Sunday, August 15, 2010

More on name-taboo releases

Last February I did a short blog on this subject. Below is a more thorough version on how every 40 years or so I've observed a class of names once not as desirable become more so.

What do the names Deborah and Jordan have in common? What common experiences would a Kathleen born in the 19-aughts, a Joshua born in the 1940s, and a (male) Kelly born in the 1980s (like me) have?

This blog is about three classes of names that once had taboos in the United States, but are now (or are becoming) mainstream (in some cases again). They are (in chronological order of their grip on the name pool): Irish names, Biblical names, and unisex names for boys.

The first group that I'll discuss is Irish names. In the mid-19th century Ireland had a major potato famine, resulting in large numbers of Irish people moving to other lands in hope of having enough food. When the U.S. started having all these Irish people coming over, an "anti-Irish" sentiment crept in among a lot of other Americans. It got so bad that there were Irish people trying to hide their heritage (e.g. one of Nameberry's founders, Pamela Redmond Satran, had a grandmother Bridget who changed her name to Bertha). About 80 years or so after the mass Irish migration (aka a "saeculum" in terms of generational authors William Strauss and Neil Howe; their sites are at these links), the American population finally accepted the Irish and their names started to come back in vogue. As time went on, being Irish even became fashionable (e.g. St. Patrick's Day became a popular holiday, in 1960 we elected a President [Kennedy] of Irish decent who probably wouldn't have had a chance a generation earlier, and even non-Irish people became interested in using their names).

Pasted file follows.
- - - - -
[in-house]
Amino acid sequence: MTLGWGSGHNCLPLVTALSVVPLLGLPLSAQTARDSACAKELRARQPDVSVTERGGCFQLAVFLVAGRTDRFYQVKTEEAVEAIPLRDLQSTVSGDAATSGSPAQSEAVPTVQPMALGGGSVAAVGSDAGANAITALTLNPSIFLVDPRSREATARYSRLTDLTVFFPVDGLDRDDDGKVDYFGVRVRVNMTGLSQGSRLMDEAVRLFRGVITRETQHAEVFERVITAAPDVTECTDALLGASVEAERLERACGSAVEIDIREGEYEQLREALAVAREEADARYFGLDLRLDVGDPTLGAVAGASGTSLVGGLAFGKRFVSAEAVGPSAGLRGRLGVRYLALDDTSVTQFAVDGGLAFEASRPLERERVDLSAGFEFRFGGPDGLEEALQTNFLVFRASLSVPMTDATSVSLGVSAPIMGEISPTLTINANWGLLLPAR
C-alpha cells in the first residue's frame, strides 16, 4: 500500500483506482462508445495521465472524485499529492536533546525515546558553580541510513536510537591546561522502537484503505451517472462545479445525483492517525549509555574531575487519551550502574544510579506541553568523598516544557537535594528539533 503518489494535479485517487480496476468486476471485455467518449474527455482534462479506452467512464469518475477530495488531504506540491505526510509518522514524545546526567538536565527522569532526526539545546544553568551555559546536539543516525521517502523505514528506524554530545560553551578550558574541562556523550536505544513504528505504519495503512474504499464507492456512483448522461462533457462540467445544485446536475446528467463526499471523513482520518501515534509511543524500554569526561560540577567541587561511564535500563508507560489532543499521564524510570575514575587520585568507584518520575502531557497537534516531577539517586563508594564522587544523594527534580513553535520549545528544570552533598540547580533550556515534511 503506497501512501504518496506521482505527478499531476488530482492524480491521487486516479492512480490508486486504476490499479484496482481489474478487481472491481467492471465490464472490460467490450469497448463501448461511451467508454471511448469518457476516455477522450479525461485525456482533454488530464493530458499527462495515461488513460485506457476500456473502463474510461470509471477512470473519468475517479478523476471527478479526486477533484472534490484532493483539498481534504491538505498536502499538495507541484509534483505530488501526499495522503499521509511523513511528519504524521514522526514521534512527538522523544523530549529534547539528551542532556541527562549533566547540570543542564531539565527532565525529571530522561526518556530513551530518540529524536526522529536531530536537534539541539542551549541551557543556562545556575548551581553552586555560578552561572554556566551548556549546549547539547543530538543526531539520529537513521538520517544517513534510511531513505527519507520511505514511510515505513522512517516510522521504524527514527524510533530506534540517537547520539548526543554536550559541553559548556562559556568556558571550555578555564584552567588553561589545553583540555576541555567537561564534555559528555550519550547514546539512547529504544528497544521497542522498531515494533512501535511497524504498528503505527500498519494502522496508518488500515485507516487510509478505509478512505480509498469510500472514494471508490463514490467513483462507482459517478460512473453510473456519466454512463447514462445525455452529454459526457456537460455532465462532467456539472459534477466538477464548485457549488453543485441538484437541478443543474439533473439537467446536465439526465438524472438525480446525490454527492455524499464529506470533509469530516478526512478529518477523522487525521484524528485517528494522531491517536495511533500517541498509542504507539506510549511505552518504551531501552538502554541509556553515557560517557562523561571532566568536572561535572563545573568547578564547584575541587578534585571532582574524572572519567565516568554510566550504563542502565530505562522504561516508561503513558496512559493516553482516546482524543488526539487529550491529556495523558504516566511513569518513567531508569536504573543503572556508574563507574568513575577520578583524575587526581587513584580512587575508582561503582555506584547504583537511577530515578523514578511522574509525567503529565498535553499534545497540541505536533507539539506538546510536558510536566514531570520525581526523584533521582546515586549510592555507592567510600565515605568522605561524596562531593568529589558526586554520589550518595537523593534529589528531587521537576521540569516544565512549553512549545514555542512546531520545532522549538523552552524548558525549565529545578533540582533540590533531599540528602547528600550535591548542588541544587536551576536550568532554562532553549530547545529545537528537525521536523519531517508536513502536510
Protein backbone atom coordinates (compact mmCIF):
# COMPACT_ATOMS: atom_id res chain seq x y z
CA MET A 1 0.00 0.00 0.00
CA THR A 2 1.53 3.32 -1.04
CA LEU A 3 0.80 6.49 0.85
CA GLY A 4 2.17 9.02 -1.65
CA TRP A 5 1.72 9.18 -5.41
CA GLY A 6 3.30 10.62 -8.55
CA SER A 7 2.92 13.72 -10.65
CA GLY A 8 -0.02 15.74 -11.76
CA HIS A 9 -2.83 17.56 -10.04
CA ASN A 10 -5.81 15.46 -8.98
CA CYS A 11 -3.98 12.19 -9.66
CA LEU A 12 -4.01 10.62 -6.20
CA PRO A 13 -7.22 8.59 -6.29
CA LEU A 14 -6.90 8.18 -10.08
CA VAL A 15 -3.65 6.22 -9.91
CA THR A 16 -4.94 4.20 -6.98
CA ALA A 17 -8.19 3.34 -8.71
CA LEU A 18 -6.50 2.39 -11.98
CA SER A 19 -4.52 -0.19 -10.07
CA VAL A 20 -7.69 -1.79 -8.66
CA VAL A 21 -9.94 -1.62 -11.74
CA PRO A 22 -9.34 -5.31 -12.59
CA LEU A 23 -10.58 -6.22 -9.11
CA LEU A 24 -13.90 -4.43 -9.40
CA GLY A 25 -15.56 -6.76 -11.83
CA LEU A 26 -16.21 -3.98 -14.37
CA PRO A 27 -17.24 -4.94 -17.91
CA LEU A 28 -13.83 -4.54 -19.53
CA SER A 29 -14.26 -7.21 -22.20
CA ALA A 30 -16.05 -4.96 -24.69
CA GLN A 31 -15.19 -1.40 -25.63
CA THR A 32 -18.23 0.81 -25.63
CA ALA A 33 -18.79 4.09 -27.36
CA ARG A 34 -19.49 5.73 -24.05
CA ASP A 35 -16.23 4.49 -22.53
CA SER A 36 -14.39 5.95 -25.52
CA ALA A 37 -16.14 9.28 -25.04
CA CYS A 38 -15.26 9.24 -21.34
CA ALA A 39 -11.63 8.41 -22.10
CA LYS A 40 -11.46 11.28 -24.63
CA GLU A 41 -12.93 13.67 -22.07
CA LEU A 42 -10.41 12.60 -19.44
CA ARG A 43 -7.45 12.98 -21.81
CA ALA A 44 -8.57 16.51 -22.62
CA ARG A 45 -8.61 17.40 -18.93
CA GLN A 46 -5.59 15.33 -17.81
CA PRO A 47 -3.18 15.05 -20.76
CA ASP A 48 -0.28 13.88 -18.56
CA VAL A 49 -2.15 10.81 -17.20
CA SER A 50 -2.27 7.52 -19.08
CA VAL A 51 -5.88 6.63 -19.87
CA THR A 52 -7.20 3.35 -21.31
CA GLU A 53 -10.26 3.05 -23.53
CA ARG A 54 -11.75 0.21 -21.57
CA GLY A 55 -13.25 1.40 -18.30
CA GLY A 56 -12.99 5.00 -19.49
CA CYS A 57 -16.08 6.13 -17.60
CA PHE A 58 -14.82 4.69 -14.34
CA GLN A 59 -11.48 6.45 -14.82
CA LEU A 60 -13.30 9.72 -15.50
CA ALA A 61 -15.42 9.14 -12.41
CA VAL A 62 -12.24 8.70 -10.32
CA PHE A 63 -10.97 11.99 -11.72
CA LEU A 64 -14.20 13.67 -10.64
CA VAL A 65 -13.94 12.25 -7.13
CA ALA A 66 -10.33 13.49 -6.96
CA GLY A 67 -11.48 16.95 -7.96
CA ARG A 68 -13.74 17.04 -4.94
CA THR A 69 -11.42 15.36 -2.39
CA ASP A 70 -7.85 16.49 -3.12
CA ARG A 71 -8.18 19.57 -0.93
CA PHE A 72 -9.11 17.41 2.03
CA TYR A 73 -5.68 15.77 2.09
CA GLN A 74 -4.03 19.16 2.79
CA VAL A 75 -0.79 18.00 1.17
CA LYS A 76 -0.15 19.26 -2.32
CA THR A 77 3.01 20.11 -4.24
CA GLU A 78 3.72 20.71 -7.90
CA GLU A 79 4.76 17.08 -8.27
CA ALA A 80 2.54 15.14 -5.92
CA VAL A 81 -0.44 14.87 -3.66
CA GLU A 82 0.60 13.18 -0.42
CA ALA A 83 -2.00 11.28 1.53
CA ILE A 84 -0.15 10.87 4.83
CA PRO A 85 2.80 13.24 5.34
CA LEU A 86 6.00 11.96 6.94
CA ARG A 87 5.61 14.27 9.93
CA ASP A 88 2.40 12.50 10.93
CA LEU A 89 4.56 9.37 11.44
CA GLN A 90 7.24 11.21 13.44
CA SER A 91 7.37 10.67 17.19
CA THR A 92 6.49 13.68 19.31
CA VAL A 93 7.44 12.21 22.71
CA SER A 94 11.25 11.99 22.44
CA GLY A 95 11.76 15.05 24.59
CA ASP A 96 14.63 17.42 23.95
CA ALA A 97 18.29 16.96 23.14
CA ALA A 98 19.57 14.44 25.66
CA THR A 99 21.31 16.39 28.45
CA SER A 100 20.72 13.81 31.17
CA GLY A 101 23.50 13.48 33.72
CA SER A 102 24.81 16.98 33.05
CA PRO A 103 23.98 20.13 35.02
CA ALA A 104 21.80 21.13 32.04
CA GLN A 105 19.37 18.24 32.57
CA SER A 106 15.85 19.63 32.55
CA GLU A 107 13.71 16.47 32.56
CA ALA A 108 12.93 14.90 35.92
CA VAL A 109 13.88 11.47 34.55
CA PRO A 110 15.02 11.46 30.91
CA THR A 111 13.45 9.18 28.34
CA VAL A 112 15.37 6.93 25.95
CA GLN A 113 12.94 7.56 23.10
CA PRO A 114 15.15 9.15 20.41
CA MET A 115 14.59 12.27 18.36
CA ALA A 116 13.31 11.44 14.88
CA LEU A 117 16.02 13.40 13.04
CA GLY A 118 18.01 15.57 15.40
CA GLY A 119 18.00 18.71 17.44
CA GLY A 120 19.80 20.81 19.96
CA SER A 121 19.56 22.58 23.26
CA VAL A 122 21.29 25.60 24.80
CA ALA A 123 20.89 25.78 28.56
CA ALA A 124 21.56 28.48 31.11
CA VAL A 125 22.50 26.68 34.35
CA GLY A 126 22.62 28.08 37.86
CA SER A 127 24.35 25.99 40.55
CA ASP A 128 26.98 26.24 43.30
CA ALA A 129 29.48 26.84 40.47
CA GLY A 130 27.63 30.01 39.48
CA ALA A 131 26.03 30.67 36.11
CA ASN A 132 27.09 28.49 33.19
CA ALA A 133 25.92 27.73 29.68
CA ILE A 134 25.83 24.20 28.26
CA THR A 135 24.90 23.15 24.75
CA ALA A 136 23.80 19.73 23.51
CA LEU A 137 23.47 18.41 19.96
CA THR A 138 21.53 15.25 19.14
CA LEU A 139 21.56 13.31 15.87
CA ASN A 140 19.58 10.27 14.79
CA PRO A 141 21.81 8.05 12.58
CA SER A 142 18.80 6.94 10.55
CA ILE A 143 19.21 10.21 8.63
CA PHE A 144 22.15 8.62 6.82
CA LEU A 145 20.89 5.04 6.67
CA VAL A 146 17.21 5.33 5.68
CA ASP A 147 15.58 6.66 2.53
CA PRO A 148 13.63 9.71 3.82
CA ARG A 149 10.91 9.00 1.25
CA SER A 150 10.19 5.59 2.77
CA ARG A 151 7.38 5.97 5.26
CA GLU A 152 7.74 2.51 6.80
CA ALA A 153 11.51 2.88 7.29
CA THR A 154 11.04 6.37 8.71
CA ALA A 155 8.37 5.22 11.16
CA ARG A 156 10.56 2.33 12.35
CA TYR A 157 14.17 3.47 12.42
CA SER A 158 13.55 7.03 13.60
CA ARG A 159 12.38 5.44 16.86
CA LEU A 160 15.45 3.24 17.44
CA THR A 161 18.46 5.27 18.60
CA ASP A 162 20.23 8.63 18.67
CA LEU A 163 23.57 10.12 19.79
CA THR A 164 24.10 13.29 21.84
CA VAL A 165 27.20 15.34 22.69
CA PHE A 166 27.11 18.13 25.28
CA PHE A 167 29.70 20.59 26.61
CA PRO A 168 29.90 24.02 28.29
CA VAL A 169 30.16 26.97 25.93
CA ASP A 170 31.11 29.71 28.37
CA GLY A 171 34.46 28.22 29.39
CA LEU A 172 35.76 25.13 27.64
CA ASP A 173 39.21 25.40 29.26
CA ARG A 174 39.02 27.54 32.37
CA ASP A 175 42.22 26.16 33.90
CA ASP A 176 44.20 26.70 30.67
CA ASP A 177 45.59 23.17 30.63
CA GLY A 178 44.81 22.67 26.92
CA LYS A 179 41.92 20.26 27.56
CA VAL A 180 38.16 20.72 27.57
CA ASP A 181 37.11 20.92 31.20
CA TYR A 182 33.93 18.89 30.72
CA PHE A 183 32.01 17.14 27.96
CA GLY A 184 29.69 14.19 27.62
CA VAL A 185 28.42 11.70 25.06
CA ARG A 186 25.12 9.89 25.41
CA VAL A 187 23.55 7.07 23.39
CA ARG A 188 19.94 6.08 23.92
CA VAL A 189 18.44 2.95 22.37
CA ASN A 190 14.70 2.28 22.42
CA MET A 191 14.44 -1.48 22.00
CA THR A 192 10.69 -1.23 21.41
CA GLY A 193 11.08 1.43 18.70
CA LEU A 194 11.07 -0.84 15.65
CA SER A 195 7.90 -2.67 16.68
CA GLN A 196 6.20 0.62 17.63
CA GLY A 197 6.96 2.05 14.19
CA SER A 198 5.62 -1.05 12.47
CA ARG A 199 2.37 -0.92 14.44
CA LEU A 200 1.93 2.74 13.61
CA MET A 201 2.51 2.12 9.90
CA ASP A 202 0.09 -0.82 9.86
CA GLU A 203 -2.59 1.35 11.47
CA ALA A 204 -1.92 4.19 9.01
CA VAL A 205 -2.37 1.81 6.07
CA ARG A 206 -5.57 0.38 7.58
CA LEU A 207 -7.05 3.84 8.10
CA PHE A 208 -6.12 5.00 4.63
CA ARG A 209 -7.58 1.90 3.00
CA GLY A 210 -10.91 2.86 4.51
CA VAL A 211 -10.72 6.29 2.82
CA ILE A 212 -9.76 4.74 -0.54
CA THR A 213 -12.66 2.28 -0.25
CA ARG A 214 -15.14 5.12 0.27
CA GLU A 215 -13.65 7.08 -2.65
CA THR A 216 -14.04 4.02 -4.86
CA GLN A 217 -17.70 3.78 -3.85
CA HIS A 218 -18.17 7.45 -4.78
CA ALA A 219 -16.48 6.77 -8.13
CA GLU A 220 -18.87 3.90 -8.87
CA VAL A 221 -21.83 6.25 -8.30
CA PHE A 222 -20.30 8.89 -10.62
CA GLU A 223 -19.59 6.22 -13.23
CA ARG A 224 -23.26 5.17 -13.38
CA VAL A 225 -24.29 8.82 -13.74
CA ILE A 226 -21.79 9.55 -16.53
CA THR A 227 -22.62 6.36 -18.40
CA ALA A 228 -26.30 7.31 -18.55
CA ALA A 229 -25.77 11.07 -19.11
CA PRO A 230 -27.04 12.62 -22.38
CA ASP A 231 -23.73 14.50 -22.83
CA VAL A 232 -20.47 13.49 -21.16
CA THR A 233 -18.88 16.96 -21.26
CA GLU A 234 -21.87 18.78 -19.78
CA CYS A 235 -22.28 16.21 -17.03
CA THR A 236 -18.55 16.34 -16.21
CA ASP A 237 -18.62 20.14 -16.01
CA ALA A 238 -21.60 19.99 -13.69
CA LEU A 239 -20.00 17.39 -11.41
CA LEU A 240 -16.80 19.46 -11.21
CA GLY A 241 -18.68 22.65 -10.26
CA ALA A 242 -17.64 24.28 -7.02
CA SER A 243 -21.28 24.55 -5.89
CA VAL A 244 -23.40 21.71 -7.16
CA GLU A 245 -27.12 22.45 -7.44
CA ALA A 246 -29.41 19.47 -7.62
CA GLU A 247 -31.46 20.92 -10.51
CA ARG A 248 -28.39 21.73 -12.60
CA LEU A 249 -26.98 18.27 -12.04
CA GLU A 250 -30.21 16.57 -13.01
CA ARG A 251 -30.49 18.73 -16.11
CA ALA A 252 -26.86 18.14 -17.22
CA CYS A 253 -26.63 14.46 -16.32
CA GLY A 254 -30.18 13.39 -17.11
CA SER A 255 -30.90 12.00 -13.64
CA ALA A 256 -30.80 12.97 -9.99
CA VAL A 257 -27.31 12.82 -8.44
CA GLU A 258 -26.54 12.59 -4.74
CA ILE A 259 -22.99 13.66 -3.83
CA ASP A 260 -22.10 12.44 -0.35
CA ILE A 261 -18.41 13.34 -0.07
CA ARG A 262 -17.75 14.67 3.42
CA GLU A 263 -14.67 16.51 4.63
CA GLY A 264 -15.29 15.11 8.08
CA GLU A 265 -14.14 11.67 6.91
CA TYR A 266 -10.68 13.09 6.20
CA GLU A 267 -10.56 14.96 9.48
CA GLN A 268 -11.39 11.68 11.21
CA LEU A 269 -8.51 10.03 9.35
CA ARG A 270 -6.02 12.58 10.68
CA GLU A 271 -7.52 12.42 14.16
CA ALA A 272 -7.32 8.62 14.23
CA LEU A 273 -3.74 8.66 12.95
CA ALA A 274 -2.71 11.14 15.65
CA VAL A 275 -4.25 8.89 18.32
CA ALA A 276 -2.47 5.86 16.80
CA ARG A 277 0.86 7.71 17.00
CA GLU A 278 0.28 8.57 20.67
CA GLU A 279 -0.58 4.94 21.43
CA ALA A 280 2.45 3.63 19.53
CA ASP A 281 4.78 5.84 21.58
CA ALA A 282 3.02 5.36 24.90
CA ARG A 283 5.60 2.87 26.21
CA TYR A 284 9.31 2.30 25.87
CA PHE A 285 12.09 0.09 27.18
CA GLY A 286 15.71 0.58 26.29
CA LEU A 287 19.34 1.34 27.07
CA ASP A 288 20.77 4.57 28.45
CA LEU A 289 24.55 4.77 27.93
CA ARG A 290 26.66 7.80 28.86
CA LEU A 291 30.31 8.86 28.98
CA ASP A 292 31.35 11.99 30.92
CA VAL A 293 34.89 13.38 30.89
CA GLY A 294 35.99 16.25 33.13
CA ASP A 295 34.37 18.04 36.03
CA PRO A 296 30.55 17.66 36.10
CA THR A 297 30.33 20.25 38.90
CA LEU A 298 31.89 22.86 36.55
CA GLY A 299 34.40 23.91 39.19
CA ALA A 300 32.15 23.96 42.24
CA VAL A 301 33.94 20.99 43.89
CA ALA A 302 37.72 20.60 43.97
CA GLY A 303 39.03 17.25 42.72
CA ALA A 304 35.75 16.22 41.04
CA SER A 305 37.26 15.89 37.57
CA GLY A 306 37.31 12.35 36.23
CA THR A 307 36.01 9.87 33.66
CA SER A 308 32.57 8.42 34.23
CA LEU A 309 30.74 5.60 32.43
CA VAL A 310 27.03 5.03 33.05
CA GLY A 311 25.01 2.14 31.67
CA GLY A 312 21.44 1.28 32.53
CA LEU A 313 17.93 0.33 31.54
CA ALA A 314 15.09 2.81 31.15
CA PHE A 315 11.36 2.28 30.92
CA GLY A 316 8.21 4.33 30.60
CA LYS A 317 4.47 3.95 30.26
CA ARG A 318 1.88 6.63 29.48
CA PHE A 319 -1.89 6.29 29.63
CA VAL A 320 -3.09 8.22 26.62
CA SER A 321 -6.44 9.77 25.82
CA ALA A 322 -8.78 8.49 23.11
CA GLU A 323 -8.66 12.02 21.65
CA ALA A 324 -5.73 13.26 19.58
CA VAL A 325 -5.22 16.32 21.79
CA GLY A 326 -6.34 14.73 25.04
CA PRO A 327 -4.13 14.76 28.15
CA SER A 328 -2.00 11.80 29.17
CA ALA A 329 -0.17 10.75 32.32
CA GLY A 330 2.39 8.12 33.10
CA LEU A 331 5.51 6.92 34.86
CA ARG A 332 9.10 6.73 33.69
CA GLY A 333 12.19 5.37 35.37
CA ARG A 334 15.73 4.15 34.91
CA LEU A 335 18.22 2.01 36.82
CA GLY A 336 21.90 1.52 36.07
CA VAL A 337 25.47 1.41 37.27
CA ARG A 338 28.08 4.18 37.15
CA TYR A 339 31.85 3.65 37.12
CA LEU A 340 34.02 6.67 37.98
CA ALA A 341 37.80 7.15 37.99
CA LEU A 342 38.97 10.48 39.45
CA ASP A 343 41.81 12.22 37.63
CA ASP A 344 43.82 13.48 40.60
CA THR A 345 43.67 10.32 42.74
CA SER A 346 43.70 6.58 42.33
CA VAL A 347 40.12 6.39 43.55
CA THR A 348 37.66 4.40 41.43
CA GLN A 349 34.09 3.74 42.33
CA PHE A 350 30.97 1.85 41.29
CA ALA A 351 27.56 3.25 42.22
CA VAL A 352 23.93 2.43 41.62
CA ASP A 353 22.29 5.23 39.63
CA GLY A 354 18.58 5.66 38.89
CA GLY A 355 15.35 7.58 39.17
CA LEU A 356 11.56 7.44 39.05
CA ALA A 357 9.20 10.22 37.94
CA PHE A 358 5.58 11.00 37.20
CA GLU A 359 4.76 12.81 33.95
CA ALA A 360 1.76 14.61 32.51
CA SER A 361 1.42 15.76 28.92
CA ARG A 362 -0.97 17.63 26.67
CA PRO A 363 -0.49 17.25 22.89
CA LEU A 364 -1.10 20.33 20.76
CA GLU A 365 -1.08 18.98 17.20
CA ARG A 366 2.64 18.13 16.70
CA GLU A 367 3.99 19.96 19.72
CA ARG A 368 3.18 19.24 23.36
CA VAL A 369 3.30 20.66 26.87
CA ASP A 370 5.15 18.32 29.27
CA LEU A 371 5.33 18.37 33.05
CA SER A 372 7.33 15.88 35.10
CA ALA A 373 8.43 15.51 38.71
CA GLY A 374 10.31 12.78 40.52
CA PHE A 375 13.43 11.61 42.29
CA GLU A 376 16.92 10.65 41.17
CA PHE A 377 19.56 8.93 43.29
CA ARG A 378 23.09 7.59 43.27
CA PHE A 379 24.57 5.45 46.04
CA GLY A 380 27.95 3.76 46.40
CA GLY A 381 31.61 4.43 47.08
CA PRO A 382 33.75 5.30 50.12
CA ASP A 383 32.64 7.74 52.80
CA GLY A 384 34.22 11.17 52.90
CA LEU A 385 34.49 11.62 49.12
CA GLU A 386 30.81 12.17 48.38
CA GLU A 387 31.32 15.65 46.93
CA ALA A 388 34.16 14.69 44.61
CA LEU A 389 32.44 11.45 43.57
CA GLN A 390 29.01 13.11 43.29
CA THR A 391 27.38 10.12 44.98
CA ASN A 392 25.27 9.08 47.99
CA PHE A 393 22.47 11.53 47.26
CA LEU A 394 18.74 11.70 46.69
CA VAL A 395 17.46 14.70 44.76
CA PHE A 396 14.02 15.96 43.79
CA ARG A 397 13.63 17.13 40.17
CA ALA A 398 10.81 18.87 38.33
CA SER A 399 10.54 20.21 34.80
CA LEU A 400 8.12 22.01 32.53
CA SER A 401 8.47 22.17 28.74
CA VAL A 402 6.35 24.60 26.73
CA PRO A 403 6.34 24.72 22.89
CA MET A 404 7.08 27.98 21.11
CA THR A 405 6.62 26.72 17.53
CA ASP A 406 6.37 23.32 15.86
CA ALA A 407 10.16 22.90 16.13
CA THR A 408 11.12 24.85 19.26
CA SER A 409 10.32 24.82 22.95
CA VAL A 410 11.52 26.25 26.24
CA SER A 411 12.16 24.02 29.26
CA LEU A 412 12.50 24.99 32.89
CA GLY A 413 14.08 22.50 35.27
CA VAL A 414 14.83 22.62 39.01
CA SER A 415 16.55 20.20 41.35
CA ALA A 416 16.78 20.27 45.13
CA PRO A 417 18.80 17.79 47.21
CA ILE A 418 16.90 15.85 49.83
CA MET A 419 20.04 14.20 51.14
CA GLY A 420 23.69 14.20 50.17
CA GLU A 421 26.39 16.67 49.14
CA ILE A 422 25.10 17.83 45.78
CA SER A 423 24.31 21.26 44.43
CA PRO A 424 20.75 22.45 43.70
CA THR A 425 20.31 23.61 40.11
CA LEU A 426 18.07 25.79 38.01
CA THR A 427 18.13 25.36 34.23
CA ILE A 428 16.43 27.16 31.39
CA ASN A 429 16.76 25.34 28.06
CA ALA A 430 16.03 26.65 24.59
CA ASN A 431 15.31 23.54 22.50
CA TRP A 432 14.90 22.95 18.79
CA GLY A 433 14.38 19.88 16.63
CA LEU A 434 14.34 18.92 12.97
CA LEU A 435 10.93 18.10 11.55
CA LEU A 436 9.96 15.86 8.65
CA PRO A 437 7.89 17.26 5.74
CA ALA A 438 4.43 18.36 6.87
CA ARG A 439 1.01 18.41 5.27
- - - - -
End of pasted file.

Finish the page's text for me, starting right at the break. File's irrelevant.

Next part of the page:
About 40 years or so (or if you prefer, half a saeculum) after the mass Irish immigration to America (and other places), another group started coming onto American shores in large numbers: Jews. Up until this point Biblical names had exhibited a fashion in America, but when the Jews (who were strong users of such names themselves) came along those names become passé to many Americans. Like the anti-Irish sentiment that was establised when they immigrated, an anti-Jewish one was formed as well. As with many Irish who tried to hide their roots, many Jews took steps themselves to do the same (resulting in names like Irving which do not have Hebrew origins themselves acquiring a "Jewish" connotation when used in large numbers by Jews). Although a few Biblical names remained in common use, such as Ruth in the early 20th century and Deborah in the mid-20th century as well as names like James and Elizabeth which no longer seemed "Biblical" to the masses despite their origins, this was the time when such names were generally unfashionable or even taboo. The renaissance for Biblical names, as with the rise of Irish names in America, came about in the 1970s or so (once again about 80 years after the tightening of the use of such names began) with names like Matthew and Rachel becoming mainstream. Today parents are going even more out with Biblical names with choices like Ezekiel and Ezra (which would've been downright eccentric a lifetime ago) on the rise.